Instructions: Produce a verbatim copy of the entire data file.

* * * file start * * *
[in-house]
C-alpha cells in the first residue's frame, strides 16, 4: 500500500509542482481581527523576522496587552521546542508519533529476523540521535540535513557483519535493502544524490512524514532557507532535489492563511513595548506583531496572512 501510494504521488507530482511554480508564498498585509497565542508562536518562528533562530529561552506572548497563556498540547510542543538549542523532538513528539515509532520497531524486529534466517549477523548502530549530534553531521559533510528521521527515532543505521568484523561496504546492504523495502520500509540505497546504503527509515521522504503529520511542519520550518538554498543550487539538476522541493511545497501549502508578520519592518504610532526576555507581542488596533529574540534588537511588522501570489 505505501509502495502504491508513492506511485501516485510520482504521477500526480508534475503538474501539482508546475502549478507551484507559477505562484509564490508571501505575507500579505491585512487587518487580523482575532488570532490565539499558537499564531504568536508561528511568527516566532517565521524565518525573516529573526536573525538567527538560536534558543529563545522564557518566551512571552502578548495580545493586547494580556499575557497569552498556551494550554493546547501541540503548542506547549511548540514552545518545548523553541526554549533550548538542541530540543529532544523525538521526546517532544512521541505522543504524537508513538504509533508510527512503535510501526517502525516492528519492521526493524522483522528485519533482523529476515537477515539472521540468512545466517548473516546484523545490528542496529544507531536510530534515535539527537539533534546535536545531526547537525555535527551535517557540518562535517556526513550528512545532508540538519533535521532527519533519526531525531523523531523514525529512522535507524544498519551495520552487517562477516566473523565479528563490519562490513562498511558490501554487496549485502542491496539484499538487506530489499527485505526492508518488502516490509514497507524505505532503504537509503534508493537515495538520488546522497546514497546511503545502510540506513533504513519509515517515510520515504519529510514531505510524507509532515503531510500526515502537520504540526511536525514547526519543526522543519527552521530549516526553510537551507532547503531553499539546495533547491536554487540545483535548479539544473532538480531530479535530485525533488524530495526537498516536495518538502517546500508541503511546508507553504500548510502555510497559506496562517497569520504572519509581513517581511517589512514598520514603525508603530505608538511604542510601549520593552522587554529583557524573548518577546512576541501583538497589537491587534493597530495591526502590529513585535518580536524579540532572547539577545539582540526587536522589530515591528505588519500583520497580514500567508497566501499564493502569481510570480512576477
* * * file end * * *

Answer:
[in-house]
C-alpha cells in the first residue's frame, strides 16, 4: 500500500509542482481581527523576522496587552521546542508519533529476523540521535540535513557483519535493502544524490512524514532557507532535489492563511513595548506583531496572512 501510494504521488507530482511554480508564498498585509497565542508562536518562528533562530529561552506572548497563556498540547510542543538549542523532538513528539515509532520497531524486529534466517549477523548502530549530534553531521559533510528521521527515532543505521568484523561496504546492504523495502520500509540505497546504503527509515521522504503529520511542519520550518538554498543550487539538476522541493511545497501549502508578520519592518504610532526576555507581542488596533529574540534588537511588522501570489 505505501509502495502504491508513492506511485501516485510520482504521477500526480508534475503538474501539482508546475502549478507551484507559477505562484509564490508571501505575507500579505491585512487587518487580523482575532488570532490565539499558537499564531504568536508561528511568527516566532517565521524565518525573516529573526536573525538567527538560536534558543529563545522564557518566551512571552502578548495580545493586547494580556499575557497569552498556551494550554493546547501541540503548542506547549511548540514552545518545548523553541526554549533550548538542541530540543529532544523525538521526546517532544512521541505522543504524537508513538504509533508510527512503535510501526517502525516492528519492521526493524522483522528485519533482523529476515537477515539472521540468512545466517548473516546484523545490528542496529544507531536510530534515535539527537539533534546535536545531526547537525555535527551535517557540518562535517556526513550528512545532508540538519533535521532527519533519526531525531523523531523514525529512522535507524544498519551495520552487517562477516566473523565479528563490519562490513562498511558490501554487496549485502542491496539484499538487506530489499527485505526492508518488502516490509514497507524505505532503504537509503534508493537515495538520488546522497546514497546511503545502510540506513533504513519509515517515510520515504519529510514531505510524507509532515503531510500526515502537520504540526511536525514547526519543526522543519527552521530549516526553510537551507532547503531553499539546495533547491536554487540545483535548479539544473532538480531530479535530485525533488524530495526537498516536495518538502517546500508541503511546508507553504500548510502555510497559506496562517497569520504572519509581513517581511517589512514598520514603525508603530505608538511604542510601549520593552522587554529583557524573548518577546512576541501583538497589537491587534493597530495591526502590529513585535518580536524579540532572547539577545539582540526587536522589530515591528505588519500583520497580514500567508497566501499564493502569481510570480512576477